Upcycled art: Cary native uses old tires, found objects to make sculptures
Cary native Tani Ojeda has a menagerie of wildlife for sale from his family's Wonder Lake garage. But there's no need to call McHenry County Animal Control -- these frogs, swans and the oversize crocodile are mostly made out of used tires.
"I feel like I'm helping the environment, because everyone is trying to find a way to get rid of these tires," said Ojeda, 44, in a telephone interview. "I feel like I'm helping the community, and I'm helping make somebody else's yard unique and different."
A self-described "grease monkey," Ojeda previously used other car parts to make things like coffee tables and nightstands. But they were too heavy and didn't sell well.
Ojeda then hit upon the idea of used tire sculptures about a year ago. The moment of inspiration came to him in a dream when he had a conversation with his late mother-in-law.
"My mother-in-law was always big about her garden," said Ojeda, adding that many of his colorful animal creations can also double as garden planters.
"It's so creative," said Barrington resident Jennifer Myers. "And it's a smart way to upcycle."
Myers recently commissioned and purchased Ojeda's first black swan sculpture after seeing previous white versions. Myers added that Ojeda's unconventional use of tires reminded her of the late Chicago sculptor John Kearney (1924-2014), who used car bumpers to make animals.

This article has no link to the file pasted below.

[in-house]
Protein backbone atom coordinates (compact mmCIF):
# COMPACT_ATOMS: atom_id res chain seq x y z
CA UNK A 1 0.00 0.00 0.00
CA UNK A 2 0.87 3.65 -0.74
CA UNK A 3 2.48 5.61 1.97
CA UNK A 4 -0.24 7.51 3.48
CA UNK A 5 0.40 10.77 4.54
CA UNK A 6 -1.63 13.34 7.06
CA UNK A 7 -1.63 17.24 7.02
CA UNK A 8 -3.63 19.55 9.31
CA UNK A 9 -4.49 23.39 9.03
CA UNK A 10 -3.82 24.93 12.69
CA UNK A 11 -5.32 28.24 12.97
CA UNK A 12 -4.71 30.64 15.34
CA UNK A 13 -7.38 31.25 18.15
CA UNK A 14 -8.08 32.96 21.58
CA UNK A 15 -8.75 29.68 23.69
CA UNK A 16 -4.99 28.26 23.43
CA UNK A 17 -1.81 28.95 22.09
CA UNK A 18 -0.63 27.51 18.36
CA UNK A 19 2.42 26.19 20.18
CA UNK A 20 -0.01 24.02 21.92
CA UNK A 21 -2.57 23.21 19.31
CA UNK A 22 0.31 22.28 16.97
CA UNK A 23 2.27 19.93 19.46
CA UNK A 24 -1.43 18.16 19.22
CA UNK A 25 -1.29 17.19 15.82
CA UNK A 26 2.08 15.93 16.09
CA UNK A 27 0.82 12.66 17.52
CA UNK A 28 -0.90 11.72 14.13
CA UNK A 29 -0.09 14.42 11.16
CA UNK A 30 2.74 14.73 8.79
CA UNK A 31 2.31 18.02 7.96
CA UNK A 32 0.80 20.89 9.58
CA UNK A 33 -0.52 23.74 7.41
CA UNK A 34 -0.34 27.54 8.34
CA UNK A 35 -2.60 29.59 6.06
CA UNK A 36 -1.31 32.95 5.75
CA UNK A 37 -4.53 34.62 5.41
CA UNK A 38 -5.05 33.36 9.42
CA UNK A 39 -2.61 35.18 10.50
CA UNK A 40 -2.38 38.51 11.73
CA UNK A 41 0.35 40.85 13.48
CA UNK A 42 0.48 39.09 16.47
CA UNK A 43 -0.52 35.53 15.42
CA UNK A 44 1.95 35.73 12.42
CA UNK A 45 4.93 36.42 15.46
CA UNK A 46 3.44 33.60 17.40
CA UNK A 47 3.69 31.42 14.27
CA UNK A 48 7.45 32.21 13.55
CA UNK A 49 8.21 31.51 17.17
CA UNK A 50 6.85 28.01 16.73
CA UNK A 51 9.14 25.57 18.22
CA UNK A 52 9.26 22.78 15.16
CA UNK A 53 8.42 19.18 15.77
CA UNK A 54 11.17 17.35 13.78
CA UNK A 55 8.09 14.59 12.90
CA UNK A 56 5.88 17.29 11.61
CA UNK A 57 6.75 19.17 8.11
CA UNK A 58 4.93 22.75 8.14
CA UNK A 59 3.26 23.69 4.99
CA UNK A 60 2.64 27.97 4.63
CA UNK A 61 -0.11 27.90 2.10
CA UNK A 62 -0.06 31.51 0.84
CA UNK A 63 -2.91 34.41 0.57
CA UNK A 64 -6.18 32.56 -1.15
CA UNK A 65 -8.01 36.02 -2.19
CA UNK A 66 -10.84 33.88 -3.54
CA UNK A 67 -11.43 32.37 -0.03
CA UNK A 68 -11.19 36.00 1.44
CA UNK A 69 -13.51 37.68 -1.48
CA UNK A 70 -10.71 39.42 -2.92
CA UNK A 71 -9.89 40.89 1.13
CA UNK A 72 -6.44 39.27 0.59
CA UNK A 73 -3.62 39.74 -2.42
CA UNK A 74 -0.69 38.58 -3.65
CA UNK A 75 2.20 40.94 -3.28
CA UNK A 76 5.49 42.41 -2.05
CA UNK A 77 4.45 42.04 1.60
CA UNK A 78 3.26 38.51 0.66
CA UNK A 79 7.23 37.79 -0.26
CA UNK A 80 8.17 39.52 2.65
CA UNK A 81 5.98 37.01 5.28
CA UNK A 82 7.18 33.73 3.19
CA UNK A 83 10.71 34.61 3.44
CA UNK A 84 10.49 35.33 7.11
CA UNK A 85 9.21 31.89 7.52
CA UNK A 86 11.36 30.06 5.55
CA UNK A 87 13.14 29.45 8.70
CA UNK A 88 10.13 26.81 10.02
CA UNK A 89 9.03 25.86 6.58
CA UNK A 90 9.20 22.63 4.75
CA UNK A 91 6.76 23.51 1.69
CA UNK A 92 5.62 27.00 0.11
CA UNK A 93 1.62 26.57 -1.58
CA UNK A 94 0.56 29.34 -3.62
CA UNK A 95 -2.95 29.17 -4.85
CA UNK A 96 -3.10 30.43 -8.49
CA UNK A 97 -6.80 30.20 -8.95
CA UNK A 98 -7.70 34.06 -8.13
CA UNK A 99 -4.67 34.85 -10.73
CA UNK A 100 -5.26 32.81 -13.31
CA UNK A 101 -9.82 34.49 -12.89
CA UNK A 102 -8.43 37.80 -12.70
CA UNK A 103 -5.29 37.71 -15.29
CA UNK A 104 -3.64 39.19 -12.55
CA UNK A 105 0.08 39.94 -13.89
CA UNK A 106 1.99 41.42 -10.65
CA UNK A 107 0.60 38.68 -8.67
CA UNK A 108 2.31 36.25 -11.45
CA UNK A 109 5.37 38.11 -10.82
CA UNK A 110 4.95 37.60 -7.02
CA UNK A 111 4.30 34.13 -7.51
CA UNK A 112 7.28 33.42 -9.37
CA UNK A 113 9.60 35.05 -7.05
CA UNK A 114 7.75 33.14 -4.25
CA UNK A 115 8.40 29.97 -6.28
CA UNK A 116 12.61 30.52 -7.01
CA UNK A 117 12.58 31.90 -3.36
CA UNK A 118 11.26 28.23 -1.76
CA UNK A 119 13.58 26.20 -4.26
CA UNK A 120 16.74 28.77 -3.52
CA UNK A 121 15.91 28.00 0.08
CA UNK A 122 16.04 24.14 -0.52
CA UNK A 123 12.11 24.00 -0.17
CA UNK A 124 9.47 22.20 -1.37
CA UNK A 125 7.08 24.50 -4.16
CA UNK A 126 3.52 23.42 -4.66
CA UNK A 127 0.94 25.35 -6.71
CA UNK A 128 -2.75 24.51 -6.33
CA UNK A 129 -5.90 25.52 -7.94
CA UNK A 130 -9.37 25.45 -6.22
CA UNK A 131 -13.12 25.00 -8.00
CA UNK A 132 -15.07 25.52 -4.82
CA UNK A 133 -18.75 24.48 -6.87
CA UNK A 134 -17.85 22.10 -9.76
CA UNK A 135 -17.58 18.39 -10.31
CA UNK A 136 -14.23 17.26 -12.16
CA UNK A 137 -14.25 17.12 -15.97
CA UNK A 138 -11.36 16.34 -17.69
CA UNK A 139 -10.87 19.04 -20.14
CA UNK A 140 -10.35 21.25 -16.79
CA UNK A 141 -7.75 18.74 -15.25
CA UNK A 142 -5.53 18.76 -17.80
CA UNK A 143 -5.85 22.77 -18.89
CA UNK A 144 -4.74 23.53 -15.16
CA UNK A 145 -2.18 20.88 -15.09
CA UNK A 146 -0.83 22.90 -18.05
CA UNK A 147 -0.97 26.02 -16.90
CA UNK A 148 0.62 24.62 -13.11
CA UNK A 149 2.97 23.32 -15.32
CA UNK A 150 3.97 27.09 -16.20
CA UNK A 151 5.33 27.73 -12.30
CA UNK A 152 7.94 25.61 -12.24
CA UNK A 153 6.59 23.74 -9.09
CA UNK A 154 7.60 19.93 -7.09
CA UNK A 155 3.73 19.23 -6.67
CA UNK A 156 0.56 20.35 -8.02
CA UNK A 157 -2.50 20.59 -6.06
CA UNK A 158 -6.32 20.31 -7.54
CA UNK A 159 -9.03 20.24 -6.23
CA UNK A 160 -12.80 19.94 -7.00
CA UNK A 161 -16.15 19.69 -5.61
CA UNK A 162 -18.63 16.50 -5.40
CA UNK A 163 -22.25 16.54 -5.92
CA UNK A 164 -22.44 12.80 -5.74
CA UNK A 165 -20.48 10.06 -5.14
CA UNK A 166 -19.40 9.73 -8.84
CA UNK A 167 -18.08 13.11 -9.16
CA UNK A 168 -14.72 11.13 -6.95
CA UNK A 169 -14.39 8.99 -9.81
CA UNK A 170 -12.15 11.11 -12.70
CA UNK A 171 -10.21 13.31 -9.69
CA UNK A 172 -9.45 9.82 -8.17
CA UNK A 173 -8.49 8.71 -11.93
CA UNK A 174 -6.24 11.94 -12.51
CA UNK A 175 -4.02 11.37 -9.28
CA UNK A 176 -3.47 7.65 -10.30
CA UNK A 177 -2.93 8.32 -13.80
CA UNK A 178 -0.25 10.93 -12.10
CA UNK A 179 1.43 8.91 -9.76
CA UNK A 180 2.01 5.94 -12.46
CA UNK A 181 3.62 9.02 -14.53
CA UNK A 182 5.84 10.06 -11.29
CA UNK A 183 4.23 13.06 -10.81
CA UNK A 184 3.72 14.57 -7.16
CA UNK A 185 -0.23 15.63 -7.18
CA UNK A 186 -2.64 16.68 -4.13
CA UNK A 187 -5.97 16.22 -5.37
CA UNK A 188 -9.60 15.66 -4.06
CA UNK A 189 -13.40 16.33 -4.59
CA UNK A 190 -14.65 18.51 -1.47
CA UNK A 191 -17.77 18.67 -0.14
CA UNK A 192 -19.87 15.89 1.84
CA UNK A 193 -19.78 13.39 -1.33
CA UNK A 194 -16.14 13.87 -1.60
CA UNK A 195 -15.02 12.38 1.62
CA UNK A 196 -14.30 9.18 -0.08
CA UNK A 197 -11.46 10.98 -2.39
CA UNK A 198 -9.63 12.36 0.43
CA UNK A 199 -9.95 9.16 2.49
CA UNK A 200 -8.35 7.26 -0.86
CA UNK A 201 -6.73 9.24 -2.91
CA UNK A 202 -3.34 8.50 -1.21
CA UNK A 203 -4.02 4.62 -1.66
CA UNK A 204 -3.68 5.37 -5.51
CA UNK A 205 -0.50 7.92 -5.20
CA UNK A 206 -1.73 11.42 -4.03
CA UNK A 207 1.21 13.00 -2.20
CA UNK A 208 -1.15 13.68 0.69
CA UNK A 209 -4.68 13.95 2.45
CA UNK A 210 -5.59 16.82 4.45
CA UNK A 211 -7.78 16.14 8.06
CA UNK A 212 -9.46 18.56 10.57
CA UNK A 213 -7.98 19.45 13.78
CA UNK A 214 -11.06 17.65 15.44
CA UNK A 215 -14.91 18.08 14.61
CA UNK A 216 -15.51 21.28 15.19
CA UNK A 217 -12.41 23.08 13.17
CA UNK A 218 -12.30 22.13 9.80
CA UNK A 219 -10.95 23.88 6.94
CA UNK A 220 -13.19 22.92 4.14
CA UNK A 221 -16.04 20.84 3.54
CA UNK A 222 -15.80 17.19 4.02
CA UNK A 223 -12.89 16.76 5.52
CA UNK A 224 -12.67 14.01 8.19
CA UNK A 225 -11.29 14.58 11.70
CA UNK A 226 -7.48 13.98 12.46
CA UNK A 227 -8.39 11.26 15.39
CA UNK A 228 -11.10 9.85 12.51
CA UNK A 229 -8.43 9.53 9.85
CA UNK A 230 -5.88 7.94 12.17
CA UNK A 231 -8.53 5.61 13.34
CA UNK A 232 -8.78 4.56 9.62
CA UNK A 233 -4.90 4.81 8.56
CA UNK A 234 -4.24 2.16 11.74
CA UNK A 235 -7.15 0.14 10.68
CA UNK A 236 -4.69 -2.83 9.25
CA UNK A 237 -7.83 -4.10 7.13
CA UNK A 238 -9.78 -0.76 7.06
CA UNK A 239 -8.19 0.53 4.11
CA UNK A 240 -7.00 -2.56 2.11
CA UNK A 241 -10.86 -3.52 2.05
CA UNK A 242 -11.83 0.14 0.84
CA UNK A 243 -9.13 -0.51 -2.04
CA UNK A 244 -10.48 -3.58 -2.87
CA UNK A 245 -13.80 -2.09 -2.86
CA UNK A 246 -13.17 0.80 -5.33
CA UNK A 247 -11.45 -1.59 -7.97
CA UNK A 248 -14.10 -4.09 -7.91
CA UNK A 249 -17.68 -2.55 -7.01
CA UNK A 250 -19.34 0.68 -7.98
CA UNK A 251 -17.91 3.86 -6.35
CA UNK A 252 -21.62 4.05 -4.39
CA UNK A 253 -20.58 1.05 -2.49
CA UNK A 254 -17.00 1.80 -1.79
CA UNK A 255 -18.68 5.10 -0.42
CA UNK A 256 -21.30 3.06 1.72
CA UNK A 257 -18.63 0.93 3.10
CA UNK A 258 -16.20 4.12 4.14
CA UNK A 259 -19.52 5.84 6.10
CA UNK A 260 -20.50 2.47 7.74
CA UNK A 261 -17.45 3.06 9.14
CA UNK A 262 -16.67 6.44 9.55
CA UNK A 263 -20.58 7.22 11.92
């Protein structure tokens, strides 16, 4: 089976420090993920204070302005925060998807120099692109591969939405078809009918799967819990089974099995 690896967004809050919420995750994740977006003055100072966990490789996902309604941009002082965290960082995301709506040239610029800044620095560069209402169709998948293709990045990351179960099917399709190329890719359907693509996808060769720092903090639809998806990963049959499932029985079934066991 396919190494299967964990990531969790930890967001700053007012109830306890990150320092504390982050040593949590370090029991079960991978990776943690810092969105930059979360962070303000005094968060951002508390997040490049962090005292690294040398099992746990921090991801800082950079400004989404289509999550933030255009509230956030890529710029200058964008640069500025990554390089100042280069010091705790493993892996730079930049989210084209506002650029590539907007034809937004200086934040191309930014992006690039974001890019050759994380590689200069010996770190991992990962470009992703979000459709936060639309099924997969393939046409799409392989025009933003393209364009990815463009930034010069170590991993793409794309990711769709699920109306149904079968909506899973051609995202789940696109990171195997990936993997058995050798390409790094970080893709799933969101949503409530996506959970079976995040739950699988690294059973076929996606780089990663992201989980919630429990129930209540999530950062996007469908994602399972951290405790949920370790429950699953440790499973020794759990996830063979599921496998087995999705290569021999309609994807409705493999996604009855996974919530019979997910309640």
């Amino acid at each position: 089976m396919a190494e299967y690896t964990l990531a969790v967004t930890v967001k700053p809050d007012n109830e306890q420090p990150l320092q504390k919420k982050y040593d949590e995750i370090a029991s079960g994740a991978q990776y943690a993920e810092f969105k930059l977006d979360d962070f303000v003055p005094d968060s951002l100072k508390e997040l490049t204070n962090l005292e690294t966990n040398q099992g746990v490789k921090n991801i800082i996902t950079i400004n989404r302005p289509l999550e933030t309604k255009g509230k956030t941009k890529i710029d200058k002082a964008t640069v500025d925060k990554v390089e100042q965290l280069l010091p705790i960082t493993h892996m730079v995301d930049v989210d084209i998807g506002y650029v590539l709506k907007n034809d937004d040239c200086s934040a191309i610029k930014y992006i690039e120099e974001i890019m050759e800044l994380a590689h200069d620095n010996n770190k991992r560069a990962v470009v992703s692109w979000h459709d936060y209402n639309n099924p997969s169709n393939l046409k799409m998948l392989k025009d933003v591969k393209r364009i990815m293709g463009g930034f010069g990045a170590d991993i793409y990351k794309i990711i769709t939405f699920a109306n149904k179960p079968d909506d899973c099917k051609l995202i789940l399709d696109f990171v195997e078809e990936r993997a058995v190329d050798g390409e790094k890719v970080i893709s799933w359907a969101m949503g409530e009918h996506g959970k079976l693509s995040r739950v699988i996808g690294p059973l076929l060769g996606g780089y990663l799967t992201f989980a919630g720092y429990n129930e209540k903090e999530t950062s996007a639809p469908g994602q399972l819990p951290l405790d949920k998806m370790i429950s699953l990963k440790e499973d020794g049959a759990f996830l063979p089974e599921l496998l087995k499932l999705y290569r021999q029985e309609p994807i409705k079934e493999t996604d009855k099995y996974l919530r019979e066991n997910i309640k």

Ojeda's work goes beyond the animal kingdom. Some of his best-selling pieces are palm trees made with motorcycle tires.
"One time I went to a Honda shop to look for more tires," Ojeda said. "I walked in and the owner goes, 'I know you! You're the palm tree guy. Do you need tires?' And I had never met him before."
Ojeda's full-time job is a chemical operator for Huntsman in Ringwood. But his tire art hobby also keeps him and his family busy.
Ojeda's wife, Angela, largely manages sales via a Facebook Marketplace page called "MrTanis World." Their two kids -- nicknamed "zooglets" as an in-family joke -- also help out in cleaning and prepping the used tires.
As a child of the 1970s and early '80s, Ojeda remembers playground equipment made out of oversized and used tires. Many were removed when they proved to be mosquito breeding grounds, so Ojeda said he always drills holes in the bottom of his creations to avoid that problem.
Despite the quarantine tied to the coronavirus, Ojeda says his tire art is still in demand. He's made hundreds of tire sculptures, and he said that customers often come back for more.
"I may commission another piece," said Myers, acknowledging a certain amount of fun kitsch to Ojeda's animal creations. "I'd love to see if he could do something more truly abstract."
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Garden art advice
Amanda Thomsen, a Palos Park-based landscaper and author of the book & blog "Kiss My Aster," was set to do a lecture on upcycling objects to create garden art at the Morton Arboretum in Lisle. The lecture has been postponed, but Thomsen shared this advice:
When adding reused, vintage, salvaged or upcycled items in your yard, first look for items in the right scale for your yard. A unique piece, if too small, is a bit of a waste. Also look for pieces that are safe for all, including neighborhood animals, so this means no sharp edges, lead paint, toxic leakages or mosquito harbors.
Sadly, most garden art (upcycled or not) often needs to fit into our neighbors' standards as well, that's where thick hedges and tall fences come into play.